Segmented roll 

This is done by isolating body parts and moving them independently. For example, when your baby has gas and you bicycle their legs, you’re isolating that movement to the bottom half of their body. If you were to do a segmented roll, you could work on rolling their legs to the side while leaving their shoulders flat to the ground. Likewise, you can assist them while in tummy time by helping them tuck one shoulder under their body while their legs stay put. The isolation of these muscle groups helps your baby learn they can move arms and legs independent of their core and head. It also helps with vital trunk flexibility. 

Wear baby in a carrier 

So, you might be scratching your head because we already said to minimize the baby gear. However, baby carriers are slightly different. When you wear your baby, you’re encouraging neck strength as they scan the room from a different perspective. Babywearing is also great for helping your little one develop good core strength because they automatically shift and adjust as you walk and move around with the carrier. While sedentary baby gear should be kept to a minimum, this is one accessory you don’t need to shy away from. 

Baby gear to make it comfortable 

You don’t want to place your baby on a hardwood floor with nothing under them or stash them in the corner like a sack of potatoes. However, you don’t need to go overboard with gear to make them cushy as a waterbed. A soft blanket or pad is a splendid piece of gear. If you like, you can splurge for padding big enough to transition into crawling and sitting up. For tummy time, you can also introduce a boppy pillow under the armpits of your little one until they get the hang of balancing on their elbows. Also, remember to be mindful of low corners and hazards in the home. Keep an eye out for dangerous fireplace and coffee table corners before letting your baby roll around. If you’re extremely worried about babyproofing, you can purchase guards and padding to protect against booboos.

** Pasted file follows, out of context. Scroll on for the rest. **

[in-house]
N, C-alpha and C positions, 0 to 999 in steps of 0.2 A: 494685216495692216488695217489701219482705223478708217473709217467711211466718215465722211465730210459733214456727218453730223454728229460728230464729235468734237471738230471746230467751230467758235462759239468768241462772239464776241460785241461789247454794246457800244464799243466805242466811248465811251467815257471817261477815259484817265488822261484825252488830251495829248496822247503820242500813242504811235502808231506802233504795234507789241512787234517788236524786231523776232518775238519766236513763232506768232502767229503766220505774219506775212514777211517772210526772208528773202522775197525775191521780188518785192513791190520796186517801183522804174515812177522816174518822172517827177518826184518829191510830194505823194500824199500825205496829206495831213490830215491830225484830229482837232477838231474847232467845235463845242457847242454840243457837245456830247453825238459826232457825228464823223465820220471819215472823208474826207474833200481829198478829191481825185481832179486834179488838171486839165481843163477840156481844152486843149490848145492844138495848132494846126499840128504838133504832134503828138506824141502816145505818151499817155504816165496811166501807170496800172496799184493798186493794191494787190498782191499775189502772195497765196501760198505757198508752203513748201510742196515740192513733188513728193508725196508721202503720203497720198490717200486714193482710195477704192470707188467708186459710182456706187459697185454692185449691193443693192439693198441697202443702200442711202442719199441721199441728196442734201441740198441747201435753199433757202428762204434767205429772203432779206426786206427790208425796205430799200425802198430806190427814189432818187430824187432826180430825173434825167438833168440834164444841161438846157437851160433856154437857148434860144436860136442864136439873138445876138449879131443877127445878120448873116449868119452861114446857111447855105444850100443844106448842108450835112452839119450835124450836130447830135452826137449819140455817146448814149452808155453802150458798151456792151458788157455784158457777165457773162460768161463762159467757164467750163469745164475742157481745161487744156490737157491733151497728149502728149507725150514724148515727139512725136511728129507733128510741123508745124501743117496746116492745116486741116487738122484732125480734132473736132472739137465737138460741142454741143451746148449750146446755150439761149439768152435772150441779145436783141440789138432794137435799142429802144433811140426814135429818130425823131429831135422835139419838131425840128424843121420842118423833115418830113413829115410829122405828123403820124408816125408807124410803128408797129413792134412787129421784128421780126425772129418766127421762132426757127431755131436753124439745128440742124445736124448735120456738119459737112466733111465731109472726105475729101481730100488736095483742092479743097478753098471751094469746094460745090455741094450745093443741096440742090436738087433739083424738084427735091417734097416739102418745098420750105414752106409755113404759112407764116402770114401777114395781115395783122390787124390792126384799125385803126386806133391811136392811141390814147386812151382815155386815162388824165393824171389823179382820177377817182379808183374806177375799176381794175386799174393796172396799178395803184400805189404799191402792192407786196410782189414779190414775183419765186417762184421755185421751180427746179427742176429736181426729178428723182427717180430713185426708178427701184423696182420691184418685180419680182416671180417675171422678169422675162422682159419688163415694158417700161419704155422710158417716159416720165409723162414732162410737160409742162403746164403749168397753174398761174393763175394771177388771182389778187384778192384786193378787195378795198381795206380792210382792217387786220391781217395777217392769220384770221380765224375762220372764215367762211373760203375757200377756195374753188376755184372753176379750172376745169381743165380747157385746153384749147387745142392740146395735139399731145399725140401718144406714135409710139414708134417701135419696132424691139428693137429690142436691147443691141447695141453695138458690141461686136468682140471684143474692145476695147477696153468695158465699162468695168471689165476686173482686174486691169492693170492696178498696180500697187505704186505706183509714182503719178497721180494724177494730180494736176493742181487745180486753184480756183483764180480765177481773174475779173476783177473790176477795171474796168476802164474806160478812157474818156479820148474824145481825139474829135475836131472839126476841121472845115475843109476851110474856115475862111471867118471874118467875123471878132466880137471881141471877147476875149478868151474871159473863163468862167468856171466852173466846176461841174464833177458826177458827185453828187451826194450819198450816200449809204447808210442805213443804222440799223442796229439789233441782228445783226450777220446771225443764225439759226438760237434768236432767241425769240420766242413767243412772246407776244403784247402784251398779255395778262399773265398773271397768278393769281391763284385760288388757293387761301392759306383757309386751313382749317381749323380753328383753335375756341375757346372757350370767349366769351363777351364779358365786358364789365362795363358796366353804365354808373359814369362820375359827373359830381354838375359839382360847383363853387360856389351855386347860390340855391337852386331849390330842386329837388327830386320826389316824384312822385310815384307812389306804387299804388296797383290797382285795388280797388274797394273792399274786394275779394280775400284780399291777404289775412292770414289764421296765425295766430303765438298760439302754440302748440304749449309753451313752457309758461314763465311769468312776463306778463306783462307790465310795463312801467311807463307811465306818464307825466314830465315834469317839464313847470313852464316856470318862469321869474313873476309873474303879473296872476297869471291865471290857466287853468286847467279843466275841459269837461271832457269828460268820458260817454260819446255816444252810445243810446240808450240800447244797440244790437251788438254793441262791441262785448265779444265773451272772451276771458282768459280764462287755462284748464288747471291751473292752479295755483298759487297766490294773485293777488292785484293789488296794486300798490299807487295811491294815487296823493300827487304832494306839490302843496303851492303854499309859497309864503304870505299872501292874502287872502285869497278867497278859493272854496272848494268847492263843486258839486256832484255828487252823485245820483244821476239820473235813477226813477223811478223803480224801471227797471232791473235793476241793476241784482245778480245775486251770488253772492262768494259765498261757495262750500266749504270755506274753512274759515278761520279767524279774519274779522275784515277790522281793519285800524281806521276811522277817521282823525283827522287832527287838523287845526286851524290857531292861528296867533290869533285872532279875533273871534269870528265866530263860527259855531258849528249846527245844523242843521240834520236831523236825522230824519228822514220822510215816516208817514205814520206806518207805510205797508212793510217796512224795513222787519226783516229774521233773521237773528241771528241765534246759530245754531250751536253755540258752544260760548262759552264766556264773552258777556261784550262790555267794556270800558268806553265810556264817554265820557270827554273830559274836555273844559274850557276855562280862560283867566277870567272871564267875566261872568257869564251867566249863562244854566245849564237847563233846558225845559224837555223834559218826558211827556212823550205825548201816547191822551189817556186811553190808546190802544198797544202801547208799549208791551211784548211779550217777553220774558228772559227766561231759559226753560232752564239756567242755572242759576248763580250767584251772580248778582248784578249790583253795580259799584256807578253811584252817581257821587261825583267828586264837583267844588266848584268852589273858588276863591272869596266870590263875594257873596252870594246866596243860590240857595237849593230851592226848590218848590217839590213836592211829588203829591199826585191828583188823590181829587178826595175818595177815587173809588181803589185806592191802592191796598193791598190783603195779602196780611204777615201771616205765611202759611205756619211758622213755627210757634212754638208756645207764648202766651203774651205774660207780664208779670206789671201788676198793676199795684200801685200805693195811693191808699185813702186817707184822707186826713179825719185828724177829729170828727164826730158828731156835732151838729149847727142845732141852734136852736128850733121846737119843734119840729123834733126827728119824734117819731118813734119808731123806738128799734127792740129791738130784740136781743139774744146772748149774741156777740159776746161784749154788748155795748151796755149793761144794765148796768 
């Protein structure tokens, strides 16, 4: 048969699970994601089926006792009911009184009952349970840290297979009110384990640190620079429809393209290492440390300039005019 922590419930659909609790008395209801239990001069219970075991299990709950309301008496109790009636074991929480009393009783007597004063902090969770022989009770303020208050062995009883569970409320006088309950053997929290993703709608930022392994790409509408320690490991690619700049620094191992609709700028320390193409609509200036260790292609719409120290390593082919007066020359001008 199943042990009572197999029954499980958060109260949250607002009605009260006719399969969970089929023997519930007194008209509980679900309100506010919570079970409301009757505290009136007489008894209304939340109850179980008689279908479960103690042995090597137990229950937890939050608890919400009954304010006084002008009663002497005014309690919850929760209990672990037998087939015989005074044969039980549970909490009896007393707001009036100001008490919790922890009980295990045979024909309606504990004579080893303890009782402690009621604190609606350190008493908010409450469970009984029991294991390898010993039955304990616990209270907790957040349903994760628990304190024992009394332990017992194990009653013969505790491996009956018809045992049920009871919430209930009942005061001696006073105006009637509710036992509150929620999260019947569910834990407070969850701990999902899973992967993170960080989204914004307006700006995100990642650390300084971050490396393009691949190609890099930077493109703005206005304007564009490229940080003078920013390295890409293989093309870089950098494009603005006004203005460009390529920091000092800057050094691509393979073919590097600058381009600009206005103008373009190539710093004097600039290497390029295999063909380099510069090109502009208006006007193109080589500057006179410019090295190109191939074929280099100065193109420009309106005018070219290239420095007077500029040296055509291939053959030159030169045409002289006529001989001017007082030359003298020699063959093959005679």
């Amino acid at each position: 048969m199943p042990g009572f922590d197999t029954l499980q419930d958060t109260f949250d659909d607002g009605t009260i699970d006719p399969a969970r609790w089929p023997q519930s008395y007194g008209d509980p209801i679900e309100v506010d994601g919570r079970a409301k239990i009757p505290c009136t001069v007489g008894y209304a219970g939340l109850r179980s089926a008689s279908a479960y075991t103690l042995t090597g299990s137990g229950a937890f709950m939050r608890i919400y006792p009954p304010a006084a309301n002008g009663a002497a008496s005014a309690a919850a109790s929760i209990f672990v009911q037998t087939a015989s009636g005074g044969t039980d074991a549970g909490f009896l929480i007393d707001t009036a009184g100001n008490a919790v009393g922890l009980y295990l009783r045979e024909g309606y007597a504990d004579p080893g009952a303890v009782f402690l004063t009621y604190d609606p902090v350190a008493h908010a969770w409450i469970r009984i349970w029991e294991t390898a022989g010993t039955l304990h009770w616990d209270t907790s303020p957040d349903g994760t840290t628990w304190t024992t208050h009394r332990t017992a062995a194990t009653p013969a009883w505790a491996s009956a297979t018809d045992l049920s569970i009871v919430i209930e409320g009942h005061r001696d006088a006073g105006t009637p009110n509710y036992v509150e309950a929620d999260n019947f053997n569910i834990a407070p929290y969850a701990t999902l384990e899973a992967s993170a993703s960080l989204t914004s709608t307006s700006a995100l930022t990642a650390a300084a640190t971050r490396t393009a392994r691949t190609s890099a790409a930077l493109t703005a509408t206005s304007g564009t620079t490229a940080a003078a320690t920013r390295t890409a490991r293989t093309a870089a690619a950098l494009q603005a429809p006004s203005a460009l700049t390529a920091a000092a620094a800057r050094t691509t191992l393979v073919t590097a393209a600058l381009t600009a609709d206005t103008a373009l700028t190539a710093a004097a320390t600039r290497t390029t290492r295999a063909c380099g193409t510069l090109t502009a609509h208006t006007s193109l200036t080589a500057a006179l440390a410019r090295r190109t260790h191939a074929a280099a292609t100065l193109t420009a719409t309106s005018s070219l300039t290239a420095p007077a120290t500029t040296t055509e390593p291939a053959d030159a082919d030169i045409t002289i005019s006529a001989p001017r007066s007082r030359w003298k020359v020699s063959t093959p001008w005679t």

Encouragement goes a long way 

We don’t necessarily mean a cheering section with air horns. This means a soothing voice, engagement, and sometimes a little bribery with toys. If your little one has a favorite stuffed animal or gadget, place it a few inches out of reach and watch as they work to close the gap. If you’re their primary motivation, position yourself a couple of feet away and speak to them cheerfully as they wiggle and roll. Babies’ wants and needs aren’t usually complex and more often than not, you can easily encourage them into a little baby “workout” to practice rolling, crawling, and eventually, walking. 

For an expert explanation from an occupational therapist, check out this video from Emma Hubbard
Breanna

Breanna is a former therapist turned writer. She earned a master’s in psychology in 2015 but ultimately decided she would like to be more present for her family. Currently flexing her writing skills as a stay-at-home mother of two toddlers (with another baby on the way), she enjoys writing in the parenting and home/DIY niches. She also writes fiction and has been published in a handful of literary magazines and a fiction anthology. In her spare time, Breanna enjoys blogging, painting, running, and drinking an absurd amount of coffee.